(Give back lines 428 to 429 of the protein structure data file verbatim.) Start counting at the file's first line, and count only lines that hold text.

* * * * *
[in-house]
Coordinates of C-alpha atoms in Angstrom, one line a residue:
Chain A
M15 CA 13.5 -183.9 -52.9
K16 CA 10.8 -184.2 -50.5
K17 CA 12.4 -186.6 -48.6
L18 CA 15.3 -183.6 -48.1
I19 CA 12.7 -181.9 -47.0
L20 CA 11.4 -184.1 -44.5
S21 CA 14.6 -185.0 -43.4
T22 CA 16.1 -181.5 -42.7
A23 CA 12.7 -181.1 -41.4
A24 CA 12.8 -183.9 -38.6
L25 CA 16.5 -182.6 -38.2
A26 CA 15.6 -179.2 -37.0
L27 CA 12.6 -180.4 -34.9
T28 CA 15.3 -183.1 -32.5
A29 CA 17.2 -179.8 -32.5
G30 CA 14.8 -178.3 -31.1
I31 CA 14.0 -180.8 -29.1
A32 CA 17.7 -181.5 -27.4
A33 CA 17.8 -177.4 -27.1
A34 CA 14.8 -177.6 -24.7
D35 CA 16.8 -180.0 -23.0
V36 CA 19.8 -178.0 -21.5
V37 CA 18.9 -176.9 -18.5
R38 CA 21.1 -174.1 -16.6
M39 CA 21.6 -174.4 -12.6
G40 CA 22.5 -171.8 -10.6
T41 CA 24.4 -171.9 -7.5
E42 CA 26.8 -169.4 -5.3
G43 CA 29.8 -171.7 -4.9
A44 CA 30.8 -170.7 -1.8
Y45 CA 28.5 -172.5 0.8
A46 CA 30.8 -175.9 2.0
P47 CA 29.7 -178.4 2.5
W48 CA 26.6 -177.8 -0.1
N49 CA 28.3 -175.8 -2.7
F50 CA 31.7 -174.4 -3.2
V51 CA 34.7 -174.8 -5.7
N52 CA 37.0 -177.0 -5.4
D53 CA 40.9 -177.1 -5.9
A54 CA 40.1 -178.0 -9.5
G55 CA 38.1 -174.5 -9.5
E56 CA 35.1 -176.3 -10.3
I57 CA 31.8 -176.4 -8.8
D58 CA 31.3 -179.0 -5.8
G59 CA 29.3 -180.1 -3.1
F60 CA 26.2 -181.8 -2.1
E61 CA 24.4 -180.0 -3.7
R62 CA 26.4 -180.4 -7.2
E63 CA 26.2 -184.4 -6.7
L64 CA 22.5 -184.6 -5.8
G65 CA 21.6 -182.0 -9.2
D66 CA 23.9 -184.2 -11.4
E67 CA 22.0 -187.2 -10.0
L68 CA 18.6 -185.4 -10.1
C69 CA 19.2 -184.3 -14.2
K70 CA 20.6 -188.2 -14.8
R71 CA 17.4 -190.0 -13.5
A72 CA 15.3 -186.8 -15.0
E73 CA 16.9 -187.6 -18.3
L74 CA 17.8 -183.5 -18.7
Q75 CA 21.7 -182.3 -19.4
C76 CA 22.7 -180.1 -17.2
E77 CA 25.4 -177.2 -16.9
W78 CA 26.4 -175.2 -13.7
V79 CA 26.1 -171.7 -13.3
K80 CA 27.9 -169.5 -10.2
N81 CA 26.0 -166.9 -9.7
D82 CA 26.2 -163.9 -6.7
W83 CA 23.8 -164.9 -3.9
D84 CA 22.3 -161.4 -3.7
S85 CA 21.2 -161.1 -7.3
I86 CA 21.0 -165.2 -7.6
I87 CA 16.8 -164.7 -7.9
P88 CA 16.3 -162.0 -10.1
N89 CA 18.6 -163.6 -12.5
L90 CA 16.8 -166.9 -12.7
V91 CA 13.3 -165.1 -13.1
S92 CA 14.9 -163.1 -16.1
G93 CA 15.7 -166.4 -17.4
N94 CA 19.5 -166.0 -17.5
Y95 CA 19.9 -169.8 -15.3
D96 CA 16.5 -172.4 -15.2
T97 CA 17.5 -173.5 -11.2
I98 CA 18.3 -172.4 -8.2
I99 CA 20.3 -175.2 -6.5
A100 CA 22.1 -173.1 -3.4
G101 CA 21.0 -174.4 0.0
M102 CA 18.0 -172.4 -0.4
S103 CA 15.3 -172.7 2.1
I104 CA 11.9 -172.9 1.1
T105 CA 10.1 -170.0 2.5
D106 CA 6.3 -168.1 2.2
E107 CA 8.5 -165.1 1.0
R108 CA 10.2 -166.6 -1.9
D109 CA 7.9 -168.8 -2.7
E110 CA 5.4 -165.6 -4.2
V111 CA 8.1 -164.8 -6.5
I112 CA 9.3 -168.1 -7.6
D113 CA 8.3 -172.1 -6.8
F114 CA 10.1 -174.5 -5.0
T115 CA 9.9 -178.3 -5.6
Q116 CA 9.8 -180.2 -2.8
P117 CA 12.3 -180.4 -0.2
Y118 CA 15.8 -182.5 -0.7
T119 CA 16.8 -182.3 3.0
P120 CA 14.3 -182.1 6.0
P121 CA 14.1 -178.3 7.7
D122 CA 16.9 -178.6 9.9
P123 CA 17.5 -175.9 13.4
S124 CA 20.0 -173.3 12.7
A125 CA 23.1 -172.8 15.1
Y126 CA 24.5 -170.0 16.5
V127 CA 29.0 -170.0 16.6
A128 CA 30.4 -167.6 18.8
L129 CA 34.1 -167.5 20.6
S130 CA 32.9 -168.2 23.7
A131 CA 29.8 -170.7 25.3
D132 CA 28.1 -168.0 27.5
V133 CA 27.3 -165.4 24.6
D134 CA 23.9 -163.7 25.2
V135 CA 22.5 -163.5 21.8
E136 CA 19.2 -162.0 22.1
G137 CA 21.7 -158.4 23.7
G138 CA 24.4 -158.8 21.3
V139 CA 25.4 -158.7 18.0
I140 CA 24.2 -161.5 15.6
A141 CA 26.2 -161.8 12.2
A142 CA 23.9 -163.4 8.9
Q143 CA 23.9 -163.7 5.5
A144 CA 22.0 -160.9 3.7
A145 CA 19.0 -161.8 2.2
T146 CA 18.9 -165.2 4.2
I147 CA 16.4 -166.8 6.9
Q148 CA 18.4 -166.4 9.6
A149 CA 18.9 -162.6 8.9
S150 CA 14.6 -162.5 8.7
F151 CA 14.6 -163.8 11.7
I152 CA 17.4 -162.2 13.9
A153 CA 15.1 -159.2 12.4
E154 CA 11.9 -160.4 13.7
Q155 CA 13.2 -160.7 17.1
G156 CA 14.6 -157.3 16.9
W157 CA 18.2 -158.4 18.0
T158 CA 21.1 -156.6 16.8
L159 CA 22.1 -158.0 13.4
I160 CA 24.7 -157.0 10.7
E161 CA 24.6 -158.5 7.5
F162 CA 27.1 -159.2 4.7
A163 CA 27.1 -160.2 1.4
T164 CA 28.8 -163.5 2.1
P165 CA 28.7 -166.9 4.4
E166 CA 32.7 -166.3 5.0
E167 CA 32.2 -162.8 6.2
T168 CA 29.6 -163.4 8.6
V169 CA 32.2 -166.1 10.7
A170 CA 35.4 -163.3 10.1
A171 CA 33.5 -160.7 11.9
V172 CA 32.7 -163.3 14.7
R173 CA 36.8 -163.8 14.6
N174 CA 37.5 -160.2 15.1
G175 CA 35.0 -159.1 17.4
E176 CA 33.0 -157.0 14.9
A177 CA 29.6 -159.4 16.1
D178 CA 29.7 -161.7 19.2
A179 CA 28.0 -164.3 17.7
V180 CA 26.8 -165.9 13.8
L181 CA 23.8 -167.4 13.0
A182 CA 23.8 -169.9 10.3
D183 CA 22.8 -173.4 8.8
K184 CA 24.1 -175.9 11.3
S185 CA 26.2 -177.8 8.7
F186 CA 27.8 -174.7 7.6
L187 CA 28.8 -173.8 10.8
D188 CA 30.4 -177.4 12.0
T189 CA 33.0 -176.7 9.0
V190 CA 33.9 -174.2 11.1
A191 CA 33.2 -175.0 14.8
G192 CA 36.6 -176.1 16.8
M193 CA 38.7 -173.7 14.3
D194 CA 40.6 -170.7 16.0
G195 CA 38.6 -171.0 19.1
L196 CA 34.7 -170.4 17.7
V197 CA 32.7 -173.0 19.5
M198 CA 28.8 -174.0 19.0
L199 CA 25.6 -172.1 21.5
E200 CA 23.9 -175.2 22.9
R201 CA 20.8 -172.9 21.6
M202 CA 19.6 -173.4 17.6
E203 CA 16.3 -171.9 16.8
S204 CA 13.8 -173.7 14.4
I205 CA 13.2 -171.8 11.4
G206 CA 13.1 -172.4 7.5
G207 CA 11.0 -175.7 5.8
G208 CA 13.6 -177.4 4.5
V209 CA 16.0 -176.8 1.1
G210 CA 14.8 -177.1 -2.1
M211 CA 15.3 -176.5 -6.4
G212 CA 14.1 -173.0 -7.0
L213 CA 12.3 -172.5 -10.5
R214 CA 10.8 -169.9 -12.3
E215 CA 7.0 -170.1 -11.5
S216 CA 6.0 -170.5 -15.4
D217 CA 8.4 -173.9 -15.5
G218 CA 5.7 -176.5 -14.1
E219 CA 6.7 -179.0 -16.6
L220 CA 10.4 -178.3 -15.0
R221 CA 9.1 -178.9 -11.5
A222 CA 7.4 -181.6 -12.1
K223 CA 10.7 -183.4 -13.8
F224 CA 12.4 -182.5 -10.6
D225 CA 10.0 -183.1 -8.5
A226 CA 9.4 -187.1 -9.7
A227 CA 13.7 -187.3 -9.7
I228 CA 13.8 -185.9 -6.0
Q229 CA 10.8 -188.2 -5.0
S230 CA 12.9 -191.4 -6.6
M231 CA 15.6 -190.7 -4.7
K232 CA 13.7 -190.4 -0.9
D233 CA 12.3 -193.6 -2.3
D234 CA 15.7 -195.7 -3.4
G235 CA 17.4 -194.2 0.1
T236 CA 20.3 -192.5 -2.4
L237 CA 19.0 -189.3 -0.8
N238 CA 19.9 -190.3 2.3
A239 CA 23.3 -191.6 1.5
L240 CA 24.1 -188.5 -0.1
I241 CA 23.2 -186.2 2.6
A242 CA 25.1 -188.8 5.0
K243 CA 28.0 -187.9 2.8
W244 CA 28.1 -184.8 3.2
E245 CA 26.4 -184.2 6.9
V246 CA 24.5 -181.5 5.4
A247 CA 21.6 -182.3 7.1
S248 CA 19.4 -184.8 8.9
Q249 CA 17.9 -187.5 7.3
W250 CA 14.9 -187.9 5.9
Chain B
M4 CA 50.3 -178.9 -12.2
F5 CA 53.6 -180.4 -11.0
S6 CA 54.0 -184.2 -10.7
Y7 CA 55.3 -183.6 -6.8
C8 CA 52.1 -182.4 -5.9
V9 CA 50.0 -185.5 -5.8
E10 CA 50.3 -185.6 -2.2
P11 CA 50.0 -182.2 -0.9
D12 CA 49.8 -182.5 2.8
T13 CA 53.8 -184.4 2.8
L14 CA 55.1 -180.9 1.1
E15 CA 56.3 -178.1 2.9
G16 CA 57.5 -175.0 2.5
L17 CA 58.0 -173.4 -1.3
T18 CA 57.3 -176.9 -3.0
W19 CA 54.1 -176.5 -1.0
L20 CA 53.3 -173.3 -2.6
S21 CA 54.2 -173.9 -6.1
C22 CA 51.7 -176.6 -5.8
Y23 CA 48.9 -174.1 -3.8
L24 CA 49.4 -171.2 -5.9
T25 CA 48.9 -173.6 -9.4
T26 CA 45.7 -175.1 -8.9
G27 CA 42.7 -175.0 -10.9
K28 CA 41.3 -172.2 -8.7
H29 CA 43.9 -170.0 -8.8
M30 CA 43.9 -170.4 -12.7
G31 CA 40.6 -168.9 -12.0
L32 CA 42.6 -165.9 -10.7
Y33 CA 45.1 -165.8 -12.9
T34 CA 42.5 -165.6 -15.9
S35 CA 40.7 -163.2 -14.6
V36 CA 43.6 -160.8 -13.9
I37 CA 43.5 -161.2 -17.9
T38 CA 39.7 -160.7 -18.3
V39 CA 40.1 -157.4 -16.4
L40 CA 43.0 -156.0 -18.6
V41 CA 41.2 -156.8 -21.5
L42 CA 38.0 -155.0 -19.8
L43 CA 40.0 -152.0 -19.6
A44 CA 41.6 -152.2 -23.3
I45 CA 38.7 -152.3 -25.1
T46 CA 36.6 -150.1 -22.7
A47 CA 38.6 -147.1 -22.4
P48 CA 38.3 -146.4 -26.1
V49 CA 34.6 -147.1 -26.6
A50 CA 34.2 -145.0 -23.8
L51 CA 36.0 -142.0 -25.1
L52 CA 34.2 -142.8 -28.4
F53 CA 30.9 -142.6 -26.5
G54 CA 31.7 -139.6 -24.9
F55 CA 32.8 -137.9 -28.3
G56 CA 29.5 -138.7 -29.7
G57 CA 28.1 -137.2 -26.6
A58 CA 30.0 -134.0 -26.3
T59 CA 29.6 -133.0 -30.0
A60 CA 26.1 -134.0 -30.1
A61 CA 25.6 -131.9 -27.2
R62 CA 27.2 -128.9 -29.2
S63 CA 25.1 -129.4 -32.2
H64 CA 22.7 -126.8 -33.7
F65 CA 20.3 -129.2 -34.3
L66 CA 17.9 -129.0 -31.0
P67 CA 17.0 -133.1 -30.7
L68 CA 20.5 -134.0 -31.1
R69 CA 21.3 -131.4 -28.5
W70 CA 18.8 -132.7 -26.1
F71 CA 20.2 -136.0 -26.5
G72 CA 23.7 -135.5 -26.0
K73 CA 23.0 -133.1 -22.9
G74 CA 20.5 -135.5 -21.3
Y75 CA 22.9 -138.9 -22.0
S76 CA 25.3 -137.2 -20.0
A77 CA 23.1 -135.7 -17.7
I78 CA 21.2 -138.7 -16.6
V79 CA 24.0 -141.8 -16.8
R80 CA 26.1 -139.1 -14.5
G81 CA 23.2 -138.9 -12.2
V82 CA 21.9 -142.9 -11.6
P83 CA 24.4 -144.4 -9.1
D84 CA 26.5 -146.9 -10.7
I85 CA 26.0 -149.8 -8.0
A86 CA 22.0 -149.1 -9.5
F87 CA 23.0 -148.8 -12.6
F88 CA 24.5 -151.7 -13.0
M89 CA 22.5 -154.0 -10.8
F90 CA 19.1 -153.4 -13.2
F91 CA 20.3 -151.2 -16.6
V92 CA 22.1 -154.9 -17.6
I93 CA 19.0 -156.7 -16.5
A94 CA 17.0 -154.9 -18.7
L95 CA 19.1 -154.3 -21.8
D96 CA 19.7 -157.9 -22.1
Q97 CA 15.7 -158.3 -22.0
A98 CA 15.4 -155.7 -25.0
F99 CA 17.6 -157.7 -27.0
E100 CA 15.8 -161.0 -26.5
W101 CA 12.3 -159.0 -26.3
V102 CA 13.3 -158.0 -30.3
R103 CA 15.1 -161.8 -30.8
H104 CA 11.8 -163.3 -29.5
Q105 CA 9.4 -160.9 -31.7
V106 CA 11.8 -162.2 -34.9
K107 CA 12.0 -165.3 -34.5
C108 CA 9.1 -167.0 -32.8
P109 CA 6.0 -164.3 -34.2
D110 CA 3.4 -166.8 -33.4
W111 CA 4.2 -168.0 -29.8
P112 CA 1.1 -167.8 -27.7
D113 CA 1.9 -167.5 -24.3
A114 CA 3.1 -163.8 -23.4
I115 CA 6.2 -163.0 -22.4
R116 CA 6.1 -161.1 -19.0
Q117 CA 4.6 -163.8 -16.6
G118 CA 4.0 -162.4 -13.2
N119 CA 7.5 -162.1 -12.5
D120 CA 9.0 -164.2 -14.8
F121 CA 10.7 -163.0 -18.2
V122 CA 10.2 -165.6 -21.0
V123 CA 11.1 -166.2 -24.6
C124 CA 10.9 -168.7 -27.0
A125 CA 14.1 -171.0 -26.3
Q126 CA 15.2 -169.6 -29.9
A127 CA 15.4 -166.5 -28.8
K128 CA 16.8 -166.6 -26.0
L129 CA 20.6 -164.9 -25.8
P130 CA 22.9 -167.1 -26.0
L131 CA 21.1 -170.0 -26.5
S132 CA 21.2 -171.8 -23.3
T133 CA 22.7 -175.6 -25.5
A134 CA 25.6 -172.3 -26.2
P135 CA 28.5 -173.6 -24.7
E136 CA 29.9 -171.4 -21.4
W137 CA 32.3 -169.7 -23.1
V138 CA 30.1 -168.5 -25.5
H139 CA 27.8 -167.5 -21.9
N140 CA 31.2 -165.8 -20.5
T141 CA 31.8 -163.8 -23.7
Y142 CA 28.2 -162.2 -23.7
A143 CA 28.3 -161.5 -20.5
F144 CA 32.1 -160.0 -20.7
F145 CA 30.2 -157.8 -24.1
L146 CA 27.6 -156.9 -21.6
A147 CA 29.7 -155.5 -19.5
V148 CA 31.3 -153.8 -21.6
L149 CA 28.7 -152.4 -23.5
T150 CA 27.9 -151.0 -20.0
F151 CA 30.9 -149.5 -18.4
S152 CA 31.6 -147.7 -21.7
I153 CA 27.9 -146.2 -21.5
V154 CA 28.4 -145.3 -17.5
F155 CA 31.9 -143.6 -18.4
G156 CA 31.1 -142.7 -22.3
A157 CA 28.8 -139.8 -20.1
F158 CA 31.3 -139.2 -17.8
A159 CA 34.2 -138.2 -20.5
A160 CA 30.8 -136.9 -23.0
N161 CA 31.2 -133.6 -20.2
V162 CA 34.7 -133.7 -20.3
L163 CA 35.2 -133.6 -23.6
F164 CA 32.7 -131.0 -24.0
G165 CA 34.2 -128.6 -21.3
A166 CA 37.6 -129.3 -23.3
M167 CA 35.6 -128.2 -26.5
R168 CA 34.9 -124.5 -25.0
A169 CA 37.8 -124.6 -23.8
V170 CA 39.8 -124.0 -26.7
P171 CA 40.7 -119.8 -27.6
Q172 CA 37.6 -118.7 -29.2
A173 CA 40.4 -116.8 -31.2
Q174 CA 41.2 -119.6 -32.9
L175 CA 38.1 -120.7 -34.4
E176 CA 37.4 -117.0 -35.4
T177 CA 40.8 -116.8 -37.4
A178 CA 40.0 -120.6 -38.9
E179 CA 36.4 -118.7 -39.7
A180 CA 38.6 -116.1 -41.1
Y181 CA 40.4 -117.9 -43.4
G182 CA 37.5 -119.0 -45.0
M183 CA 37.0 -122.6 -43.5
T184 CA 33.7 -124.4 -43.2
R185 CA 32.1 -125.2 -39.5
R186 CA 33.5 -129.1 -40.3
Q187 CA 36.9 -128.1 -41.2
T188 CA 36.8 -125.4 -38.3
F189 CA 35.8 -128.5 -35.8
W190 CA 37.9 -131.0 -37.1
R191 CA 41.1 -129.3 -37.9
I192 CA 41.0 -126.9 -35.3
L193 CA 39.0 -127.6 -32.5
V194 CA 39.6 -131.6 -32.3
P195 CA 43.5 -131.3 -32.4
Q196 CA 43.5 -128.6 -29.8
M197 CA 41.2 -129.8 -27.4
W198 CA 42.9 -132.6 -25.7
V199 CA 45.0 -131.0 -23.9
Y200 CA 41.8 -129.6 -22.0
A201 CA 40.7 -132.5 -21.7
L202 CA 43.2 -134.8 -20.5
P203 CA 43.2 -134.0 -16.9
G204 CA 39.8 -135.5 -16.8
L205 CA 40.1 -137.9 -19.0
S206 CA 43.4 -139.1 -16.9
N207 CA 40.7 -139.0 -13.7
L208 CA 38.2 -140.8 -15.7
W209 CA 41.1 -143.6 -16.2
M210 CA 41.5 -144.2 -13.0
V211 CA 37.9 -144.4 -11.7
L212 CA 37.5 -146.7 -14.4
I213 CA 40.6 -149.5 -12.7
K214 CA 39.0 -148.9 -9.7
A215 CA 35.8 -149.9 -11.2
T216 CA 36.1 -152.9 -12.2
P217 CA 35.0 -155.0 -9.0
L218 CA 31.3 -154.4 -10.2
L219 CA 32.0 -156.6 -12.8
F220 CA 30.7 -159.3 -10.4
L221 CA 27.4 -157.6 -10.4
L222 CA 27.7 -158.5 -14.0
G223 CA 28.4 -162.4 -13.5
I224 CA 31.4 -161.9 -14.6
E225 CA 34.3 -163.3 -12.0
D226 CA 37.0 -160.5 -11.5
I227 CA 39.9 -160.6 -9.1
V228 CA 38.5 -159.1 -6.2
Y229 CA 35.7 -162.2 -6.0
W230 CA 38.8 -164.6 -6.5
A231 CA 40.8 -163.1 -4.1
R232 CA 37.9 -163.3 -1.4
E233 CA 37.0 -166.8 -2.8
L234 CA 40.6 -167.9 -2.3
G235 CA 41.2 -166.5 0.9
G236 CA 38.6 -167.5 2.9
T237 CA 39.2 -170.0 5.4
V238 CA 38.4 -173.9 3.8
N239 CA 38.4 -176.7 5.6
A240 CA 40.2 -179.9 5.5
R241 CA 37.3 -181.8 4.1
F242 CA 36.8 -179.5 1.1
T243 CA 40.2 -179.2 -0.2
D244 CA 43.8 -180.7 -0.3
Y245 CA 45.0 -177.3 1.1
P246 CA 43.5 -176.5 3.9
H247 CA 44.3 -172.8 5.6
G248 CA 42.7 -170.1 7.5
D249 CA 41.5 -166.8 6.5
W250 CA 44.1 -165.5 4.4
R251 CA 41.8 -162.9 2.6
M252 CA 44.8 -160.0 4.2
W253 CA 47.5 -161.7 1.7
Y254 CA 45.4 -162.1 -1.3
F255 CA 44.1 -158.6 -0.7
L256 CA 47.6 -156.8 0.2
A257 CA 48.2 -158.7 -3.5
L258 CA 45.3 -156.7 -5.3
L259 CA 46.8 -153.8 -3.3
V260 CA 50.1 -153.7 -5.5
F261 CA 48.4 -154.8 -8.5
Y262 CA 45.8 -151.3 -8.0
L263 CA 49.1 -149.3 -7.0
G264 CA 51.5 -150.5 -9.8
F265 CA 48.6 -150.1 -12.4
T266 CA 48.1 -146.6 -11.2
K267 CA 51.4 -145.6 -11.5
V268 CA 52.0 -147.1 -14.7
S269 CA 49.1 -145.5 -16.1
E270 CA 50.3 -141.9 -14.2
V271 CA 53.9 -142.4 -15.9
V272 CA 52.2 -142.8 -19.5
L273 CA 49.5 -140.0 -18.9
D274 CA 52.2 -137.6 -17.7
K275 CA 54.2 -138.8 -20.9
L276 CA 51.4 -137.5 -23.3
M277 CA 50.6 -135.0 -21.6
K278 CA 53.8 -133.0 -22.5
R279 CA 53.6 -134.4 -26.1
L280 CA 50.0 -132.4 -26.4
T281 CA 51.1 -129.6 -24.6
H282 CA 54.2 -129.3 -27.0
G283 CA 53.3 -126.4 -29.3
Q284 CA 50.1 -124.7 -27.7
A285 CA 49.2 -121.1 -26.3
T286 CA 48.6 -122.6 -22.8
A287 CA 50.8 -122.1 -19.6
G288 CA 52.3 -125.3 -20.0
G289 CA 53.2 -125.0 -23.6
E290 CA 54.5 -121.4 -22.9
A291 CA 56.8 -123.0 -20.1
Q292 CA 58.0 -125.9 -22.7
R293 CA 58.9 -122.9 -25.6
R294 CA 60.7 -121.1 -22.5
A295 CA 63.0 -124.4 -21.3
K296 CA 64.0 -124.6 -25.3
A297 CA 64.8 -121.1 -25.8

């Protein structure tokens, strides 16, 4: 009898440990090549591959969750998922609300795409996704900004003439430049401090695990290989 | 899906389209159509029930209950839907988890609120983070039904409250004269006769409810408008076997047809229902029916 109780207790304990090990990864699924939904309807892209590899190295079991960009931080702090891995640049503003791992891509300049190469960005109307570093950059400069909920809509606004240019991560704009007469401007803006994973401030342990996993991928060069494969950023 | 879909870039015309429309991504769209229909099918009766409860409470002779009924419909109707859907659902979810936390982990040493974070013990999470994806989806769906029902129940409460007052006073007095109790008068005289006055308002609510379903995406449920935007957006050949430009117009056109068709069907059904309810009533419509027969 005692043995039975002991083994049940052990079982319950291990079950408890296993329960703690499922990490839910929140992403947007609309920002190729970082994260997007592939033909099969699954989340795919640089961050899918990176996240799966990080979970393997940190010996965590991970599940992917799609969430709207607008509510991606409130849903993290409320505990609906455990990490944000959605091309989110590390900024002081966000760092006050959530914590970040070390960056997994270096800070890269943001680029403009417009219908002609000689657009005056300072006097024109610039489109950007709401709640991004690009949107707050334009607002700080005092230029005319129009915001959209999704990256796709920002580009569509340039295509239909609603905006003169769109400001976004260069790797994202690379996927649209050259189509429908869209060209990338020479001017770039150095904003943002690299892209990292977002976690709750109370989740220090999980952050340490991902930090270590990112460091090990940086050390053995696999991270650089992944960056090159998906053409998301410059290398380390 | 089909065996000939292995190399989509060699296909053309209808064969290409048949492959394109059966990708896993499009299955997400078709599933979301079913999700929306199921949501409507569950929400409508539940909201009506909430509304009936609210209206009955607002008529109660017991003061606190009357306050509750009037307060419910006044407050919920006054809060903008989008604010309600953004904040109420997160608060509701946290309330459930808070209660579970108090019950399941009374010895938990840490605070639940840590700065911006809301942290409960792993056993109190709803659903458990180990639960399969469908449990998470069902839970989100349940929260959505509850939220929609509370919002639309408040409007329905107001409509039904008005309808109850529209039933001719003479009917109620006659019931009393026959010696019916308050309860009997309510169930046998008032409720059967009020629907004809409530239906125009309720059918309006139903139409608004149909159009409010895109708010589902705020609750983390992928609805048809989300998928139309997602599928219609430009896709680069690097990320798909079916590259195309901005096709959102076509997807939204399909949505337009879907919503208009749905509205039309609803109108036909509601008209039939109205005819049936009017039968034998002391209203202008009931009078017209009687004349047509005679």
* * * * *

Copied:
R191 CA 41.1 -129.3 -37.9
I192 CA 41.0 -126.9 -35.3